Helping Through Prayer
II Corinthians 1:8-11
January 5, 2003
Since this is the first Sunday of the new year, I want to begin by noting that our church theme for 2003 is, “Lord, teach us to pray.” This is the 13th year that we have chosen a theme. Each year the process is a little different. Some years it takes a long time and much discussion to arrive at the proper choice. But this year the answer came very early. In fact, it came last summer while I was away preaching at a Bible conference. I was thinking about our theme for 2002, “God’s Word—Our Unshakable Foundation,” and wondering where to go next. We chose the emphasis on the Word of God after 9/11 because we wanted to remind ourselves that the only lasting foundation in this world is in God’s Word. And so during 2002 we challenged the congregation to get on the “Bible Bus” and read through the Bible in a year. The program was a great success, and even though not everyone finished, hundreds of people read more of the Bible than they would have otherwise. But how do you follow that? What’s the next logical step?
As I thought about it, the Lord spoke to me. I don’t use that phrase often because it doesn’t happen to me often, but it happened very definitely last summer. I didn’t hear a voice but I was profoundly aware that God was saying, “I want my people to pray.” Just like that, I had the answer. A year in the Word followed by a year devoted to prayer. Why not? It made perfect sense. Later we asked our Prayer Team to suggest some slogans for the year. As I looked at the list they gave me, one suggestion stood out in my mind. It was clear, simple and biblical. We took our slogan from the words of the disciples in Luke 11:1, “Lord, teach us to pray.”
Praying With Paul
To help us move in that direction, I am beginning the year with a brand-new sermon series called “Praying With Paul.” For the next several months we’re going to focus on an overlooked treasury of spiritual truth—the prayers of the Apostle Paul in his epistles. That is, we’re going to study those places where Paul prays for the Ephesians, the Philippians, the Colossians, and so on. Our goal in this series is three-fold:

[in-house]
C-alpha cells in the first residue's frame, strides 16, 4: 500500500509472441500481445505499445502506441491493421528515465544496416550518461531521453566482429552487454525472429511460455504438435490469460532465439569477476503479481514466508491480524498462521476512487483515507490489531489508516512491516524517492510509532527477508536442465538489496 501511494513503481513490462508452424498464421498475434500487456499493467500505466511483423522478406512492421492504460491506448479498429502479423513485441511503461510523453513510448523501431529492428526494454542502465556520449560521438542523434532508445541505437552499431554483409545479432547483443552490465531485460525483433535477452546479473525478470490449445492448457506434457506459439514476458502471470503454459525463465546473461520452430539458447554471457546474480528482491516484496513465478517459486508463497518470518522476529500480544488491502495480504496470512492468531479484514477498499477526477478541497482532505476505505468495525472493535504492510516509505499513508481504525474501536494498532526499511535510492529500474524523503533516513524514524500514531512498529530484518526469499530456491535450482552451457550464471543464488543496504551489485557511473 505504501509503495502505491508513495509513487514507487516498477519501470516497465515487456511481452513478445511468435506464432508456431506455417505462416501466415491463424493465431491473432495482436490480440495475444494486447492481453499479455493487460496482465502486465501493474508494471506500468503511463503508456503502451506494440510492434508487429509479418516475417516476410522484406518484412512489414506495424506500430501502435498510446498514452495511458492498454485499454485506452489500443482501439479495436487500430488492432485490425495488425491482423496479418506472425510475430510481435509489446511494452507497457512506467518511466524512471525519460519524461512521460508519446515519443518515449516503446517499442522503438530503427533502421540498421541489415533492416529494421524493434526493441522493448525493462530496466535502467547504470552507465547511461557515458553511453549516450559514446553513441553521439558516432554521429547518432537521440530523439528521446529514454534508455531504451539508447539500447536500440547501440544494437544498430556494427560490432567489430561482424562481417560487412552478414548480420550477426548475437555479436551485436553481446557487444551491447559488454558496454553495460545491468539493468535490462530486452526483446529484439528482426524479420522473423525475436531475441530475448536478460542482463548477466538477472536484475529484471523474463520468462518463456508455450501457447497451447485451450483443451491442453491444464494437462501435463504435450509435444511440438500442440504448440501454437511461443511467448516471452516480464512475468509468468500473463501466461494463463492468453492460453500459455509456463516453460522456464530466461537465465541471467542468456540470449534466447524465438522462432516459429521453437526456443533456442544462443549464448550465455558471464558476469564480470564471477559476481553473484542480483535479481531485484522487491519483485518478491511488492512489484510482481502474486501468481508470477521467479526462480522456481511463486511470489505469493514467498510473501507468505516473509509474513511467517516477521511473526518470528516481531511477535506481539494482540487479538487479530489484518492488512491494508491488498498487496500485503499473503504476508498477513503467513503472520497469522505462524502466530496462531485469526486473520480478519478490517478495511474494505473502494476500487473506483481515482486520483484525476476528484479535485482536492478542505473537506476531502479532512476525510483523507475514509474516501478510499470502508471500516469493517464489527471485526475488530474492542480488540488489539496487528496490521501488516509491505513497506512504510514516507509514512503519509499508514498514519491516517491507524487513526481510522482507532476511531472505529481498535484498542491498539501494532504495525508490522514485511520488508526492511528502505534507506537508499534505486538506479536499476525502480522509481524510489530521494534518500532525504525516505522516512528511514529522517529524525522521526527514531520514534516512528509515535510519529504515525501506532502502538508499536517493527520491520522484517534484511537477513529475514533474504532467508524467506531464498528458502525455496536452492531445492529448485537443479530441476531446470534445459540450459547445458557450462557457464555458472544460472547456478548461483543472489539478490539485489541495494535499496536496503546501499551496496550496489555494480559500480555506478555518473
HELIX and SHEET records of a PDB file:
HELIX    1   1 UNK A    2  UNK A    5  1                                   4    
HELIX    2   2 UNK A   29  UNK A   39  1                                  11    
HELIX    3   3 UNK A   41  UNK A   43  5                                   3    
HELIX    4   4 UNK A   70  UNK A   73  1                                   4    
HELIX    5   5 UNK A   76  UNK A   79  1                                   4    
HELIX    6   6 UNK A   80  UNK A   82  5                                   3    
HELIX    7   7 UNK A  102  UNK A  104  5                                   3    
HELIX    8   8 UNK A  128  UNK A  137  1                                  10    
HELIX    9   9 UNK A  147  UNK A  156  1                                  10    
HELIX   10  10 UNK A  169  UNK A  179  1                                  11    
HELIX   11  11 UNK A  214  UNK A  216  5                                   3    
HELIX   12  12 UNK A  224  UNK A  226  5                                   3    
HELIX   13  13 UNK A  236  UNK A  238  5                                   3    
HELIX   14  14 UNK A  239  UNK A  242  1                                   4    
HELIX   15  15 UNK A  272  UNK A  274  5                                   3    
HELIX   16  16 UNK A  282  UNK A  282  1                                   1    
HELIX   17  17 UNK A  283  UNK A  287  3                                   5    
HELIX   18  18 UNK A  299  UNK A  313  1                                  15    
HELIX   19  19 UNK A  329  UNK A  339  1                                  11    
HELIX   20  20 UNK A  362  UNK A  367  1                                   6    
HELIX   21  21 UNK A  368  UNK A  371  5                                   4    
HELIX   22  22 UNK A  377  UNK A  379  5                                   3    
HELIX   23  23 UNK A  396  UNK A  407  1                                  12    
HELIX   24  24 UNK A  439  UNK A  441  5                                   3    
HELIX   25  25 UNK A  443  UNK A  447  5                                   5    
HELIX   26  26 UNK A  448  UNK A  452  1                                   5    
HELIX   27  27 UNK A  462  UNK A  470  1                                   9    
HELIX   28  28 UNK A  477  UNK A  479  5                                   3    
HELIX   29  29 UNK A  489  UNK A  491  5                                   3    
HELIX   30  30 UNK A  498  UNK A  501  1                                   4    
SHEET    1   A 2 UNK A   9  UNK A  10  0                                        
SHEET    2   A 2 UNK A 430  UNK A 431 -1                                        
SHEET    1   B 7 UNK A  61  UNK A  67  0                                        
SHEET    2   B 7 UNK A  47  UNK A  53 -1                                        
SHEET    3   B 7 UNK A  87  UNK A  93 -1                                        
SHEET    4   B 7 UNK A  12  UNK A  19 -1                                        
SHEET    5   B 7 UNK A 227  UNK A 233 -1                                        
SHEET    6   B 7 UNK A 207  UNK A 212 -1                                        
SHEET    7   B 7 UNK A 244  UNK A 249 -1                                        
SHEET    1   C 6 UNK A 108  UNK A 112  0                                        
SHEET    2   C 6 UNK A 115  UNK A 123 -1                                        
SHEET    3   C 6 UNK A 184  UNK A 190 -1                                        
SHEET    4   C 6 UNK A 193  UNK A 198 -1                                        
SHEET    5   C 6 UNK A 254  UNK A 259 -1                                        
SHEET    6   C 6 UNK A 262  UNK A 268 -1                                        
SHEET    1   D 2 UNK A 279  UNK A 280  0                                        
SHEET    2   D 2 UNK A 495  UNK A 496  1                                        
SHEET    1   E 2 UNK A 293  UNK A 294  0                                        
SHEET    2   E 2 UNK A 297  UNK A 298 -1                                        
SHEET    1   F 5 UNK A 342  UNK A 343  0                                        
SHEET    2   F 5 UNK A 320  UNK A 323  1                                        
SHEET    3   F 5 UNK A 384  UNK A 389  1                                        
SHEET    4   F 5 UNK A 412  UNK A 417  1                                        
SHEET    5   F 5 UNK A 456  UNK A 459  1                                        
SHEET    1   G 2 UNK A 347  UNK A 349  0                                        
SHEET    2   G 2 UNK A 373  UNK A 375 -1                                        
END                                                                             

1) We want to know what Paul said when he prayed.
2) We want to know what God is saying to us through these ancient prayers.
3) We want our own prayers to become closer to these great Bible prayers by Paul.
If you want to learn how to pray, there are two main things you should do. First, you learn to pray by praying. That’s the most basic step. Open your mouth and start talking to God. If you come in Jesus’ name and with a sincere heart, he will not turn you away. Second, you learn to pray by listening to others as they pray. For new Christians, this may be the most important step of all. We tell new believers to get in a group and just listen as others pray. Soon you’ll know how to pray yourself. You learn by doing and you also learn by listening. In this sermon series, we’re going to turn the whole church into one massive small group where we’ll all listen carefully to the prayers of one of the greatest Christians who ever lived. As we listen to his prayers, our own prayers will no doubt be changed.